p53 mutation is commonly associated with high-grade, high-stage human urothelial carcinomas. Recent studies suggest that p53 mutation in low-grade, low-stage bladder carcinomas may be correlated with the progression of the disease. In the present study, we used antisense RNA methodology in vitro to evaluate the significance of the loss of p53 function at an early stage of urinary bladder carcinogenesis. An immortalized nontumorigenic rat urothelial cell line (MYP3) that strongly expresses wild-type (WT) p53 was transfected with a plasmid (pcDL-SRα-296) containing a rat WT p53 cDNA in antisense orientation. The transfection resulted in a significant reduction in p53 mRNA expression and protein synthesis, in stimulation of anchorage-dependent growth, and in acquisition of anchorage-independent growth potential. Three such clones, when tested in athymic nude mice, all formed muscle-invasive, high-grade transitional cell carcinomas at s.c. injection sites. When cells were inoculated into an orthotopic site (urinary bladder), one of two antisense transfectants tested formed bulky tumors in the bladder in all seven nude mice and metastases to lungs in three of the seven mice. Analysis of these cells revealed a decrease in the expression of p21 (WAF1, sdi1, or CIP1) and retinoblastoma (Rb) gene product. Phosphorylation of Rb protein was not inhibited when the cells were starved. No significant difference was observed in the expression of p16 protein. In cell cycle analysis, all antisense transfectants tested escaped from G1 arrest by starvation. Furthermore, secretion of interleukin (IL)-6 into culture medium was increased significantly. Treatment with anti-IL-6 antibody suppressed anchorage-dependent growth. This study directly demonstrates that the loss of p53 function at an early stage of urothelial carcinogenesis may result in acquisition of a malignant phenotype by regulating IL-6 production as well as cell cycle related genes.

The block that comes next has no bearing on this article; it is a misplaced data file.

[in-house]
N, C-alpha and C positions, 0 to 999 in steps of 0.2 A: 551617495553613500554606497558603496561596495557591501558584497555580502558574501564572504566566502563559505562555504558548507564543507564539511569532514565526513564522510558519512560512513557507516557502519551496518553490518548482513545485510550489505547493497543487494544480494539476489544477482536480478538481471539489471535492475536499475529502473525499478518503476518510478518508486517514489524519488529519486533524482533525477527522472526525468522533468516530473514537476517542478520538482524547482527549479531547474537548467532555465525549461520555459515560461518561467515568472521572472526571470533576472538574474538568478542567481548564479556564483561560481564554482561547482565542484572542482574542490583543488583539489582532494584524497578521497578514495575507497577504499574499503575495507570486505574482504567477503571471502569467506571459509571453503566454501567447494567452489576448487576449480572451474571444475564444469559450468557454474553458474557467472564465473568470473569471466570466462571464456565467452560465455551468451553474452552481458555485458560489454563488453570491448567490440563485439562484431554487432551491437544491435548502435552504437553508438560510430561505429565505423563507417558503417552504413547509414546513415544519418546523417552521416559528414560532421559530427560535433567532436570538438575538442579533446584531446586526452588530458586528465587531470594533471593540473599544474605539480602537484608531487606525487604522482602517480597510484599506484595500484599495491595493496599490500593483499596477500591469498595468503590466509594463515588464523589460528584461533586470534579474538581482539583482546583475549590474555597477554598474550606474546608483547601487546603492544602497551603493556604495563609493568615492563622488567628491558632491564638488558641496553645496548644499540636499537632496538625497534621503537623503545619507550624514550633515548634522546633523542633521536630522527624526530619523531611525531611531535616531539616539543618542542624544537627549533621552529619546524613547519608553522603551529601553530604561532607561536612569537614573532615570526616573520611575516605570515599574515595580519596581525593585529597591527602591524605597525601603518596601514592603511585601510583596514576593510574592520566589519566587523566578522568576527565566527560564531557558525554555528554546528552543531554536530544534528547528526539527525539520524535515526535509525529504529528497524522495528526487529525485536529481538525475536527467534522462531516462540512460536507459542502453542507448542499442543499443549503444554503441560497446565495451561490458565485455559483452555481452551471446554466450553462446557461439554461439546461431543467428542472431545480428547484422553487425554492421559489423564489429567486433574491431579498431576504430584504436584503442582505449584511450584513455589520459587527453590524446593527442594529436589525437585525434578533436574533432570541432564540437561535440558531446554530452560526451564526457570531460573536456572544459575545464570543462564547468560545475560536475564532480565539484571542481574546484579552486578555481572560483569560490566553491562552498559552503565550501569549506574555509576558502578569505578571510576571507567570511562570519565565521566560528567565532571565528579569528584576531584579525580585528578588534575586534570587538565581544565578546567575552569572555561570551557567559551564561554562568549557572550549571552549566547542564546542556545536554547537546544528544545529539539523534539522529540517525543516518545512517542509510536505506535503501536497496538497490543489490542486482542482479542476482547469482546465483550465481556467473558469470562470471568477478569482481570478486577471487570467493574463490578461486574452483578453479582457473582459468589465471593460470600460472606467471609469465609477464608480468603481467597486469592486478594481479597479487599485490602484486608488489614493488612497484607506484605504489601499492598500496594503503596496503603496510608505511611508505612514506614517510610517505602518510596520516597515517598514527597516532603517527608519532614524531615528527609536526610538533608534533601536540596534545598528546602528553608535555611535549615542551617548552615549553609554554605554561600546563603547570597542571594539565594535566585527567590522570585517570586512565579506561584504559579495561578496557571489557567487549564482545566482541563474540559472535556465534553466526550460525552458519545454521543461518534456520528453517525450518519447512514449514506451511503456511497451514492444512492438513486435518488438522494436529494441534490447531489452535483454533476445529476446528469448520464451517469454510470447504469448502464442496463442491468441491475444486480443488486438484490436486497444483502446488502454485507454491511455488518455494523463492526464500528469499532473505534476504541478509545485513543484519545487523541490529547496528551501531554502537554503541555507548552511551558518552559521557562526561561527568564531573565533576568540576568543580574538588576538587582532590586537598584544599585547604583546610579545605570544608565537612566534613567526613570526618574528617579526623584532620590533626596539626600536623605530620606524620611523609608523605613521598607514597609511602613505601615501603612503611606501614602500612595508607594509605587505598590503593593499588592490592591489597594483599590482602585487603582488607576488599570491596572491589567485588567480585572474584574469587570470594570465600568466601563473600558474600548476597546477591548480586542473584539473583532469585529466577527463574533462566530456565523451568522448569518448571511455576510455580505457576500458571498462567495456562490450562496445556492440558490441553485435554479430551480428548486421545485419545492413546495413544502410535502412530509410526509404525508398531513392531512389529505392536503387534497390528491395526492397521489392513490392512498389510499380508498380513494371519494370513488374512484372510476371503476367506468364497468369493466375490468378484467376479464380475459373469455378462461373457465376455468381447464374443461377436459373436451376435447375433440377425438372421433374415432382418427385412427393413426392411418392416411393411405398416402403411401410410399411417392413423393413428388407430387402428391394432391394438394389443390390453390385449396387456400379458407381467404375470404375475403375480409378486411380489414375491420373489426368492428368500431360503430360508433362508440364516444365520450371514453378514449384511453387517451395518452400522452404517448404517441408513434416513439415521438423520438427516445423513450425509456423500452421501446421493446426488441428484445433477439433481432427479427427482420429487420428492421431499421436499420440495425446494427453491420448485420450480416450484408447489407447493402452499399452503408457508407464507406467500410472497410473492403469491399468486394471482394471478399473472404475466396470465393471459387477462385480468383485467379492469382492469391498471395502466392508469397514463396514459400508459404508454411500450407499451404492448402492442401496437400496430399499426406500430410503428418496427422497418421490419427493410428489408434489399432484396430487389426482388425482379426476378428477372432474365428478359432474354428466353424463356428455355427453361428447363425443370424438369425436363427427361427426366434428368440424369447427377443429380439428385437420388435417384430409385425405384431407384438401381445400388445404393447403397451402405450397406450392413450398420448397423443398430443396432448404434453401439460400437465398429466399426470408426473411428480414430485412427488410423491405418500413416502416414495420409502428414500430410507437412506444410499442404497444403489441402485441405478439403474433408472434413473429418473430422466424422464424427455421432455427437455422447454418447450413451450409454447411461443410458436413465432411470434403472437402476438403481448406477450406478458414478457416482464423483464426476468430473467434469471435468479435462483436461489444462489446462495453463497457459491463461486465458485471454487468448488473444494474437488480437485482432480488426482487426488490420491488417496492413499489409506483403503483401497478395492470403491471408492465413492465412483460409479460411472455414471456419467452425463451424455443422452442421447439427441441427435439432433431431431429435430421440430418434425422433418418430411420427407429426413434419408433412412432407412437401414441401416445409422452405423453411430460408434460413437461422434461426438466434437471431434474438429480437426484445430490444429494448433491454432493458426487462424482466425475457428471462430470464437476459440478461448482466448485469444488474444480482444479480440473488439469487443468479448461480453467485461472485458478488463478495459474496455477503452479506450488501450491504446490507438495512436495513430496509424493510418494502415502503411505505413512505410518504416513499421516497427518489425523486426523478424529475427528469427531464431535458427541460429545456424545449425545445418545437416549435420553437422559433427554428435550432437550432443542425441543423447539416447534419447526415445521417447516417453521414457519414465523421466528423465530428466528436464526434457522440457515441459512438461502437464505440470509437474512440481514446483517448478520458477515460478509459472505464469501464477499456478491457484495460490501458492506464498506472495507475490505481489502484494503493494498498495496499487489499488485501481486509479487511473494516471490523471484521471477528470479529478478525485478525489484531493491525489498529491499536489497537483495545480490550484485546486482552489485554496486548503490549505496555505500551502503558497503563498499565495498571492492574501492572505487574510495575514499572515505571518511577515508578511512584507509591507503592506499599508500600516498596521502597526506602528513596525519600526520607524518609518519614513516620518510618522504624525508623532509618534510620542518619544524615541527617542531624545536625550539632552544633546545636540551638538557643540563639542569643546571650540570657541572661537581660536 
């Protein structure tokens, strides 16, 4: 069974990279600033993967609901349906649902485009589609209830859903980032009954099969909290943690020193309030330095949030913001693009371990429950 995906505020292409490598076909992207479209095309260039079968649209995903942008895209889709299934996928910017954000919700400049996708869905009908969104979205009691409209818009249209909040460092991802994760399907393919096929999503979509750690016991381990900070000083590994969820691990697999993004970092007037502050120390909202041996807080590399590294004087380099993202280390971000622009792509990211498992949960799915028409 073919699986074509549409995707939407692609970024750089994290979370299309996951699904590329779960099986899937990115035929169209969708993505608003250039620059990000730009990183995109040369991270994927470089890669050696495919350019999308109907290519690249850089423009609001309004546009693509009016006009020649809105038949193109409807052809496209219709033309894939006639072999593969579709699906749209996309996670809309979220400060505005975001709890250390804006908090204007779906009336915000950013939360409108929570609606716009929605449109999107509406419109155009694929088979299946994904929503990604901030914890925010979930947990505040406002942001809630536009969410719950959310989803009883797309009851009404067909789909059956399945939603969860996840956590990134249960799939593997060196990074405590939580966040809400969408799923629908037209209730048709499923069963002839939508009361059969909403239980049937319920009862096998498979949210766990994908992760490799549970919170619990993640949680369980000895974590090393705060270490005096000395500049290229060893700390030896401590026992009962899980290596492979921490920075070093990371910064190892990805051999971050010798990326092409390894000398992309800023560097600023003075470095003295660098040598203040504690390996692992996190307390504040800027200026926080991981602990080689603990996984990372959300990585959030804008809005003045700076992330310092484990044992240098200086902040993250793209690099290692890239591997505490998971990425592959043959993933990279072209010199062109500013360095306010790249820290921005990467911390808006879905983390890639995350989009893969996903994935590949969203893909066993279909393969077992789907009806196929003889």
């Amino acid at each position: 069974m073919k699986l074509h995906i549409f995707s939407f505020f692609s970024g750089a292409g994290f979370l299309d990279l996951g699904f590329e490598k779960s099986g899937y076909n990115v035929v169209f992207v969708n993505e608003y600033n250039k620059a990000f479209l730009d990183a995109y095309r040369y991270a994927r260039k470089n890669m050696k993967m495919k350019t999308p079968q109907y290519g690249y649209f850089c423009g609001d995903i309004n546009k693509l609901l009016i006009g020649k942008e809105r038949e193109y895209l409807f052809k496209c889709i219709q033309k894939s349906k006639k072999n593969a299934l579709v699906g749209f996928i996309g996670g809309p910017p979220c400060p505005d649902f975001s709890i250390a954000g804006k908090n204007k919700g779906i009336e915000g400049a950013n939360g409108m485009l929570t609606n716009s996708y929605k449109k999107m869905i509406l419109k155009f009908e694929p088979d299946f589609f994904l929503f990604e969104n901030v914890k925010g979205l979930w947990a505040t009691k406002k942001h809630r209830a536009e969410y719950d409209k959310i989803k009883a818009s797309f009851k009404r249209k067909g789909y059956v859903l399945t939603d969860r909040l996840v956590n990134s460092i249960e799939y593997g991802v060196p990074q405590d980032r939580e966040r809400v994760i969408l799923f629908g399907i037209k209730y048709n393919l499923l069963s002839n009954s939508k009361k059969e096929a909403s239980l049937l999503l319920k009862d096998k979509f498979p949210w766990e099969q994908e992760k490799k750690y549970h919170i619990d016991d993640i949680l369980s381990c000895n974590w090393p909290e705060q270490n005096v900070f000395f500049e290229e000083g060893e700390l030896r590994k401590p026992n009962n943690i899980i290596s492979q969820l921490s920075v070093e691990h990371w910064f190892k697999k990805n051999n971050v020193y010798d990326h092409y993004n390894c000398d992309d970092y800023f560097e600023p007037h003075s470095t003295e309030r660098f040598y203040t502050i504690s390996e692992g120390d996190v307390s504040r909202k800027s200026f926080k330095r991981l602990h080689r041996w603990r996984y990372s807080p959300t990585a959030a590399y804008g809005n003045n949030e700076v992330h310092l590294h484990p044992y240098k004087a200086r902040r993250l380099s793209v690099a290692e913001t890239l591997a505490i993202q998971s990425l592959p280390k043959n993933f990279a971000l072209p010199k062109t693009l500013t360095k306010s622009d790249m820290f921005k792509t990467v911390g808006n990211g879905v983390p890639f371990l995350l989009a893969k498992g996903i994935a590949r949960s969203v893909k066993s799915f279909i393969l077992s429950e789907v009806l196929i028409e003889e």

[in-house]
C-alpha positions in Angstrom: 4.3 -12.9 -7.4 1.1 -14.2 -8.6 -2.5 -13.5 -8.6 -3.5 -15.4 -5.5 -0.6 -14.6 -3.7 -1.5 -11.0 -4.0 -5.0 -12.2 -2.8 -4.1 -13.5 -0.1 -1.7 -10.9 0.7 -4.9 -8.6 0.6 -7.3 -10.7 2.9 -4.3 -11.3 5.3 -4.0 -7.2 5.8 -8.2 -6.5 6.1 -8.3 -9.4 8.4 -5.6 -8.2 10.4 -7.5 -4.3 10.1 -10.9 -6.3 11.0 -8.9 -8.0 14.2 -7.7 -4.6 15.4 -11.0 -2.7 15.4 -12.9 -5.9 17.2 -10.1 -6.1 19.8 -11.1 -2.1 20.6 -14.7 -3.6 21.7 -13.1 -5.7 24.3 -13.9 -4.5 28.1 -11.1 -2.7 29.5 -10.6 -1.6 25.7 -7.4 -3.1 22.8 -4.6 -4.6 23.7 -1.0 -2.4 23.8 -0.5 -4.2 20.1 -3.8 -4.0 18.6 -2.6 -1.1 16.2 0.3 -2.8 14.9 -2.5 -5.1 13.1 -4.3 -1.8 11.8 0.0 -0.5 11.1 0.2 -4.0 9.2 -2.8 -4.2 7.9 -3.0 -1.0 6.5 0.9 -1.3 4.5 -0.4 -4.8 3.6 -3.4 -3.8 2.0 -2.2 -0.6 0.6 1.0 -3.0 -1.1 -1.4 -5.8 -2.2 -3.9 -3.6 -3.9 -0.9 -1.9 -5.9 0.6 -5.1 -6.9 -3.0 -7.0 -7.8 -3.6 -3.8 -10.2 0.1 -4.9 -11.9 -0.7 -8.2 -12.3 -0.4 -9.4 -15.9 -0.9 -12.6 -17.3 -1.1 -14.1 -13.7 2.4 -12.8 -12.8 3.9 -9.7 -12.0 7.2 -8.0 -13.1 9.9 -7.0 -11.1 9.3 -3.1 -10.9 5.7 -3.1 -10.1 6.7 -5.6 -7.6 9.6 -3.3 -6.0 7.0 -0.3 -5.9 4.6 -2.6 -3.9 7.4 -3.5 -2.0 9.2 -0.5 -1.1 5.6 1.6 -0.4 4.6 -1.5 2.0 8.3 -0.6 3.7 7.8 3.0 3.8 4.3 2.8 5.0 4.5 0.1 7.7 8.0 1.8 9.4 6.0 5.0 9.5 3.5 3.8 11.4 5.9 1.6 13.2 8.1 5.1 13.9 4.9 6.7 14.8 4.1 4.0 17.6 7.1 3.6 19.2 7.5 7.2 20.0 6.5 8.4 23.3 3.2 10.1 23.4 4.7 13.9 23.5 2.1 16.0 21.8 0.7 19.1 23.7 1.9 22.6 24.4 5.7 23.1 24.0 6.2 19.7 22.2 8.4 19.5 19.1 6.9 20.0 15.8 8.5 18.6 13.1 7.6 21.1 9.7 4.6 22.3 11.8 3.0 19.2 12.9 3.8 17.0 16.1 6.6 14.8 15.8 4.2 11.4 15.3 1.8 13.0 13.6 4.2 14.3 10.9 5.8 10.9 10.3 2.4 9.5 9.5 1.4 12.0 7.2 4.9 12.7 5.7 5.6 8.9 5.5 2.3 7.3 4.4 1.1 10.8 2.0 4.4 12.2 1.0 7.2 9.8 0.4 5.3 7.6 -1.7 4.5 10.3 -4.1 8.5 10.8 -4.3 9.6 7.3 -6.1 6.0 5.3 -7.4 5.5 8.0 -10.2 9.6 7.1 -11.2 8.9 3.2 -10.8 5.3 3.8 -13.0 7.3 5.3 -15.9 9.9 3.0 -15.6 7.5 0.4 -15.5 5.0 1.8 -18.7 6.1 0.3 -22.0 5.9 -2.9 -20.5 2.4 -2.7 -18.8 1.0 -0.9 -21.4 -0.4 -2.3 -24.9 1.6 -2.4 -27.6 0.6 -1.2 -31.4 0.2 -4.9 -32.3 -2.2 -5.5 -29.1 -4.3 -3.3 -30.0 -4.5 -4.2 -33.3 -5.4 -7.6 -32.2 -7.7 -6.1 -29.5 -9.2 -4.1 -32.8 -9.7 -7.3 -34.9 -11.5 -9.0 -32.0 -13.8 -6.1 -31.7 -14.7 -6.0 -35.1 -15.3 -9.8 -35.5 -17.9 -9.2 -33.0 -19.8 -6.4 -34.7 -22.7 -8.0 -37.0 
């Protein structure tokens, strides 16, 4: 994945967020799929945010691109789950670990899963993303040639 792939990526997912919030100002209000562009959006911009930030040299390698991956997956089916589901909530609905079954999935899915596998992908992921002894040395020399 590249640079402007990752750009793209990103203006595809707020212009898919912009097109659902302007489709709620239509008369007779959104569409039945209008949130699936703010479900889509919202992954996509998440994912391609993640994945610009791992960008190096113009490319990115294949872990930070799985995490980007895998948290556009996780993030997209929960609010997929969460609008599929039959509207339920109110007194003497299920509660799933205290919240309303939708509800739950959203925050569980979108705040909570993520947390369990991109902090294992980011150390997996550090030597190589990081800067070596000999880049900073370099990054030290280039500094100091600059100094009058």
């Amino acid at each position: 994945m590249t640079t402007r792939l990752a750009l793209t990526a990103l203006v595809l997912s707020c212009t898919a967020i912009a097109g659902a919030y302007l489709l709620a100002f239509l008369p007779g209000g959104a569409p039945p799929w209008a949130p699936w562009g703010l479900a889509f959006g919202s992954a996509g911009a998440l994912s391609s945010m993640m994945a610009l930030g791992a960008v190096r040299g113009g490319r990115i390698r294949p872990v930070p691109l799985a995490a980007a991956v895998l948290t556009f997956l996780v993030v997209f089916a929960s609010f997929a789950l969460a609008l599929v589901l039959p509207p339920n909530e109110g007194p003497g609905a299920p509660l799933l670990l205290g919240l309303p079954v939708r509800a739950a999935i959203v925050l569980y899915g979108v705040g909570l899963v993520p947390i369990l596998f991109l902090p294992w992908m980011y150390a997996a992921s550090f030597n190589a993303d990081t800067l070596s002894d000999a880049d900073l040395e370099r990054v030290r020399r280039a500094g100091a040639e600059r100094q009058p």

ASJC Scopus subject areas
- Cancer Research